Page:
Update: Petition e-4122: Exempt Rescue Dogs from Canada’s Import Ban is now closed. We successfully gathered enough signatures for it to be presented to parliament! Join our email list for future updates on the campaign, and you can still add your voice to call on the CFIA to amend the ban and add exemptions for animal rescues or humanitarian efforts by contacting your MP.
Canada’s ban on dog rescue from some of the most vulnerable countries in the world is set to begin later this month.
A federal e-petition has now launched, calling on the government to work with affected dog rescues and animal rights advocates to ensure government policy on dog importations keeps Canadians safe, without increasing the number of animals in shelters or on the streets globally.
The official Parliamentary e-petition was started by Calgary resident Heather Hulkenberg, and authorized by Calgary Nose-Hill MP Michelle Rempel Garner. It can be signed by Canadian residents or citizens. With enough signatures, MP Rempel Garner will present the petition to the House of Commons and compel the government to address the issue with a response.
The new Canadian Food Inspection Agency (CFIA) policy prohibits the entry into Canada of “commercial dogs” from more than 100 countries, which includes rescued dogs destined for adoption and fostering. The ban comes into effect on September 28, 2022. Countless Canadian dog rescue organizations work in those countries to rescue thousands of dogs, organizing veterinary care, air transport to Canada, foster homes, and adoption opportunities. Dog rescue organizations weren’t consulted on the abrupt policy shift, and many fear it will force them to shut down, robbing countless dogs of a second chance at life.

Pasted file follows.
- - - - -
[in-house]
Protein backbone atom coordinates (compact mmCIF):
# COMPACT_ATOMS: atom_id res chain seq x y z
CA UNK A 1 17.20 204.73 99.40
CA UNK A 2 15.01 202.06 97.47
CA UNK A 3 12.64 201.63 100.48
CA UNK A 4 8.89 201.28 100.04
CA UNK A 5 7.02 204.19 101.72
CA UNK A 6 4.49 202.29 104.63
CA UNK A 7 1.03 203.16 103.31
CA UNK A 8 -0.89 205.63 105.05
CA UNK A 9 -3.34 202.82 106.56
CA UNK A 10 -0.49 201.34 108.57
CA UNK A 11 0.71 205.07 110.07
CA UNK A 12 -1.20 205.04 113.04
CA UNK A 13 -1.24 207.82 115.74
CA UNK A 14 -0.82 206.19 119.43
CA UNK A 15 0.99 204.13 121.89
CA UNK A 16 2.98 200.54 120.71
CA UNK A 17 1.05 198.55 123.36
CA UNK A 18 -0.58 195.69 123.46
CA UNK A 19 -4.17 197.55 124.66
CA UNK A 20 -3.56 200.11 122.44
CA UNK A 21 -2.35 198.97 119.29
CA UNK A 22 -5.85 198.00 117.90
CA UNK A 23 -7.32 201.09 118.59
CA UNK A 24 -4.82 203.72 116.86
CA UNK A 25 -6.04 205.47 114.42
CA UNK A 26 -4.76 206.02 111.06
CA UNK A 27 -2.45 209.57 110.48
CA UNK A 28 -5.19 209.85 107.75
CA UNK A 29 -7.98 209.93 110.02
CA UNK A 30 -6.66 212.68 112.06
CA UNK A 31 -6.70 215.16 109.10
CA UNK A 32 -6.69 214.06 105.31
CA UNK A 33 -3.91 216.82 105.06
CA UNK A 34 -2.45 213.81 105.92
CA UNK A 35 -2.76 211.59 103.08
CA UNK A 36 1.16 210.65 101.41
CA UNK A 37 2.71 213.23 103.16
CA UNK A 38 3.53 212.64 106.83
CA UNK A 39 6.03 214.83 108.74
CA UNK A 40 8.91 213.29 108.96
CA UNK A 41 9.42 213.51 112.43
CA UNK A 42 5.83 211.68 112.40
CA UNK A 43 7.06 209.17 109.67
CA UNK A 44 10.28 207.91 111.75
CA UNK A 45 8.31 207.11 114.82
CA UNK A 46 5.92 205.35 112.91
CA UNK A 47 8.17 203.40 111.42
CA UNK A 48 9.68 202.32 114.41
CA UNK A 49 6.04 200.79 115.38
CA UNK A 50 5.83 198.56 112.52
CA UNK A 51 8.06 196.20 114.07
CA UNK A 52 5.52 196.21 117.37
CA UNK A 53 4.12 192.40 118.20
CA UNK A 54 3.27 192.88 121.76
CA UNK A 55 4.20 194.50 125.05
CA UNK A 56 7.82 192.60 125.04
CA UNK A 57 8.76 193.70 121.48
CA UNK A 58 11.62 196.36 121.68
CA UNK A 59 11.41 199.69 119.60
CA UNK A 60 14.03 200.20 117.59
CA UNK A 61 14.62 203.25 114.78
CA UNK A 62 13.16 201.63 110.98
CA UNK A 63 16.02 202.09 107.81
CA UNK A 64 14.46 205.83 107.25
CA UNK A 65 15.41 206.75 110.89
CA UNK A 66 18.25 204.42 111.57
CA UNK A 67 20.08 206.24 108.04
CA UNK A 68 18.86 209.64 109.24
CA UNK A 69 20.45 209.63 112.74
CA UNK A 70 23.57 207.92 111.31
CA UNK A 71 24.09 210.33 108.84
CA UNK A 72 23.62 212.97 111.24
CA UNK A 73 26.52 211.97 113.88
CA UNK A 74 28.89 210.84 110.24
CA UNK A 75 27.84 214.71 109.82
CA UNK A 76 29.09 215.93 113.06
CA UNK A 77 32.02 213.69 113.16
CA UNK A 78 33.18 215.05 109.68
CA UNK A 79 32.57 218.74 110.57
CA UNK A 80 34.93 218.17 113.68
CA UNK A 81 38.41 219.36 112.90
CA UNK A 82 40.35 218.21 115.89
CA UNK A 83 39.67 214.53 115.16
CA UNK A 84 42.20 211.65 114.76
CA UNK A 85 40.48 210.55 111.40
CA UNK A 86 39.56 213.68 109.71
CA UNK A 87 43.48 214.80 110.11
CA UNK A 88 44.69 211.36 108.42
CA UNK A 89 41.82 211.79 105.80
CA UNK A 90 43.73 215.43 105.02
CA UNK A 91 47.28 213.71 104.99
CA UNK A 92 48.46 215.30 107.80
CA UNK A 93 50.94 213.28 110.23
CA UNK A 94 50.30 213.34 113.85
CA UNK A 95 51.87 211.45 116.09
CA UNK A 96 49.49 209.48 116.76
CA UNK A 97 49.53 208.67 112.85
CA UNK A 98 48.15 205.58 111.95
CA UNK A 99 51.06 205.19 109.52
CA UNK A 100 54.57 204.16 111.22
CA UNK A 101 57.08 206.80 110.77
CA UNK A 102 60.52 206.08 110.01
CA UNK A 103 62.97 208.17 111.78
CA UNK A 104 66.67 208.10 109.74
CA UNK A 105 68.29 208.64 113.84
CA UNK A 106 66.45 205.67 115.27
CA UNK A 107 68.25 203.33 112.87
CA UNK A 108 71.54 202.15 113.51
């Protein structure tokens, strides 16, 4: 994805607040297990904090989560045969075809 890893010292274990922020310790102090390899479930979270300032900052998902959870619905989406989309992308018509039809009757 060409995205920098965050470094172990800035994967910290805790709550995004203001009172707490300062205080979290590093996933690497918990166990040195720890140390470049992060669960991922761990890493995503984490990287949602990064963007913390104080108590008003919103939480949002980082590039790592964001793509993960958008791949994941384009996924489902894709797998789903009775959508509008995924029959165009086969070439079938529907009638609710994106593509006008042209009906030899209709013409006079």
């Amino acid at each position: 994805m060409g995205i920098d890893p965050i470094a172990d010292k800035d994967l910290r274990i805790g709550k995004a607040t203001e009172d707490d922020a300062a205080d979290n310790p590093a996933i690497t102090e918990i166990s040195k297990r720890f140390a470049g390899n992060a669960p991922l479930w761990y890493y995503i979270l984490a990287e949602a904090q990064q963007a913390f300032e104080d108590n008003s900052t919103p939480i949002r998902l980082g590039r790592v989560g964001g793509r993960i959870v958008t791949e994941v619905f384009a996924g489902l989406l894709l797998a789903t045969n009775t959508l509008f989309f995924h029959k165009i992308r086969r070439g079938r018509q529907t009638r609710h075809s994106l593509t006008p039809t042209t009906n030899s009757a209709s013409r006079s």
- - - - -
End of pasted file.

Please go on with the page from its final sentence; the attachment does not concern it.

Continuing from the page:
The list of countries affected by the ban are those the CFIA considers to be high risk for dog rabies, which is preventable with appropriate vaccinations, and can also be addressed through testing, quarantine, and other measures. The new policy has no exemptions for rescues operating in war-torn countries like Ukraine and Afghanistan, or for disasters.
The United States Centers for Disease Control announced a similar, yet temporary policy that came into effect in July, 2021 in that country. But in June, 2022 the policy was changed and now dogs can again be imported from high-risk countries, with appropriate vaccinations, testing, and other public health measures.
Help Adoptable Dogs Come to Canada
Add your voice and call on the CFIA to amend the ban and exemptions for animal rescues or humanitarian efforts.